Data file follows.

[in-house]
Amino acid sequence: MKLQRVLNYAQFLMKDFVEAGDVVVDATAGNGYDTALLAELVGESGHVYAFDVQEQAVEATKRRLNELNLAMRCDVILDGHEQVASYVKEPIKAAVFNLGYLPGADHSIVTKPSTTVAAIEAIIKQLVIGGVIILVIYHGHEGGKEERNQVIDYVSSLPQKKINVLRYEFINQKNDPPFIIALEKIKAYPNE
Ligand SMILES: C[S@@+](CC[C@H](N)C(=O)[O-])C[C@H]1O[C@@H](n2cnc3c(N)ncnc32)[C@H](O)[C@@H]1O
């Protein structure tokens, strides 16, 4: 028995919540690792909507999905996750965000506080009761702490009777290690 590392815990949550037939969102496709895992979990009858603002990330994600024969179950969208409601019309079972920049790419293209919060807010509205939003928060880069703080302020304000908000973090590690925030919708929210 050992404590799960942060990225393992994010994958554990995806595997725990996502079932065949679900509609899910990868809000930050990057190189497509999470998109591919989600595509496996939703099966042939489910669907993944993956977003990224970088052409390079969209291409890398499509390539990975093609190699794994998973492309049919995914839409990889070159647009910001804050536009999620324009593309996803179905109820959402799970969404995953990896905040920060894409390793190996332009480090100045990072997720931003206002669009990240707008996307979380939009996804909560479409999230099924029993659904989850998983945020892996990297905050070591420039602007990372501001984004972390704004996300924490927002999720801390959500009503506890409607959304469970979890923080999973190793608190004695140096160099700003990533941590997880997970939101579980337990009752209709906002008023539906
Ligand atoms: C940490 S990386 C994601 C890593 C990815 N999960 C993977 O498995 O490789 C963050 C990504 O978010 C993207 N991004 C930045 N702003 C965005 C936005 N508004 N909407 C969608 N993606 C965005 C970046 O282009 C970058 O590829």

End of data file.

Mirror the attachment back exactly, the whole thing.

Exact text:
[in-house]
Amino acid sequence: MKLQRVLNYAQFLMKDFVEAGDVVVDATAGNGYDTALLAELVGESGHVYAFDVQEQAVEATKRRLNELNLAMRCDVILDGHEQVASYVKEPIKAAVFNLGYLPGADHSIVTKPSTTVAAIEAIIKQLVIGGVIILVIYHGHEGGKEERNQVIDYVSSLPQKKINVLRYEFINQKNDPPFIIALEKIKAYPNE
Ligand SMILES: C[S@@+](CC[C@H](N)C(=O)[O-])C[C@H]1O[C@@H](n2cnc3c(N)ncnc32)[C@H](O)[C@@H]1O
């Protein structure tokens, strides 16, 4: 028995919540690792909507999905996750965000506080009761702490009777290690 590392815990949550037939969102496709895992979990009858603002990330994600024969179950969208409601019309079972920049790419293209919060807010509205939003928060880069703080302020304000908000973090590690925030919708929210 050992404590799960942060990225393992994010994958554990995806595997725990996502079932065949679900509609899910990868809000930050990057190189497509999470998109591919989600595509496996939703099966042939489910669907993944993956977003990224970088052409390079969209291409890398499509390539990975093609190699794994998973492309049919995914839409990889070159647009910001804050536009999620324009593309996803179905109820959402799970969404995953990896905040920060894409390793190996332009480090100045990072997720931003206002669009990240707008996307979380939009996804909560479409999230099924029993659904989850998983945020892996990297905050070591420039602007990372501001984004972390704004996300924490927002999720801390959500009503506890409607959304469970979890923080999973190793608190004695140096160099700003990533941590997880997970939101579980337990009752209709906002008023539906
Ligand atoms: C940490 S990386 C994601 C890593 C990815 N999960 C993977 O498995 O490789 C963050 C990504 O978010 C993207 N991004 C930045 N702003 C965005 C936005 N508004 N909407 C969608 N993606 C965005 C970046 O282009 C970058 O590829």